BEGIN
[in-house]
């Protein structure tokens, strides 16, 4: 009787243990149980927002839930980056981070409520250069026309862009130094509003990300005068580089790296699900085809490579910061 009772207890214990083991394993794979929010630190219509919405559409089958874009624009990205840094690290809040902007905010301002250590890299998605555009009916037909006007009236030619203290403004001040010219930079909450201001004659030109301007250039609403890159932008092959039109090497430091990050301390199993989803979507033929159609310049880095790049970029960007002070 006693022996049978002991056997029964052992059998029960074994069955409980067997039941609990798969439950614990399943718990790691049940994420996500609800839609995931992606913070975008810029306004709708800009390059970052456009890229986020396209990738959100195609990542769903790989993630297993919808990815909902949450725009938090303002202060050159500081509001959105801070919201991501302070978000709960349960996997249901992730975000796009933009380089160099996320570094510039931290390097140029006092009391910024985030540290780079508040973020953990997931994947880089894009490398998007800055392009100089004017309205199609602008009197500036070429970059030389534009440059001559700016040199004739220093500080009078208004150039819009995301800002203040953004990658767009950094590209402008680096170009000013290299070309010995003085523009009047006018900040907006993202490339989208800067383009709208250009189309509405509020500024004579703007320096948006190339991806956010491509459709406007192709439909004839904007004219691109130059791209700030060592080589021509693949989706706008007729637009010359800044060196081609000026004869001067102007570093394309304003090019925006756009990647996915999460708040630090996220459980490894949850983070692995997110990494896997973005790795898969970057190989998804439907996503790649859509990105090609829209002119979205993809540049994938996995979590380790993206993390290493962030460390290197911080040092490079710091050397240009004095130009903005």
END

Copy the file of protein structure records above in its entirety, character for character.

[in-house]
């Protein structure tokens, strides 16, 4: 009787243990149980927002839930980056981070409520250069026309862009130094509003990300005068580089790296699900085809490579910061 009772207890214990083991394993794979929010630190219509919405559409089958874009624009990205840094690290809040902007905010301002250590890299998605555009009916037909006007009236030619203290403004001040010219930079909450201001004659030109301007250039609403890159932008092959039109090497430091990050301390199993989803979507033929159609310049880095790049970029960007002070 006693022996049978002991056997029964052992059998029960074994069955409980067997039941609990798969439950614990399943718990790691049940994420996500609800839609995931992606913070975008810029306004709708800009390059970052456009890229986020396209990738959100195609990542769903790989993630297993919808990815909902949450725009938090303002202060050159500081509001959105801070919201991501302070978000709960349960996997249901992730975000796009933009380089160099996320570094510039931290390097140029006092009391910024985030540290780079508040973020953990997931994947880089894009490398998007800055392009100089004017309205199609602008009197500036070429970059030389534009440059001559700016040199004739220093500080009078208004150039819009995301800002203040953004990658767009950094590209402008680096170009000013290299070309010995003085523009009047006018900040907006993202490339989208800067383009709208250009189309509405509020500024004579703007320096948006190339991806956010491509459709406007192709439909004839904007004219691109130059791209700030060592080589021509693949989706706008007729637009010359800044060196081609000026004869001067102007570093394309304003090019925006756009990647996915999460708040630090996220459980490894949850983070692995997110990494896997973005790795898969970057190989998804439907996503790649859509990105090609829209002119979205993809540049994938996995979590380790993206993390290493962030460390290197911080040092490079710091050397240009004095130009903005």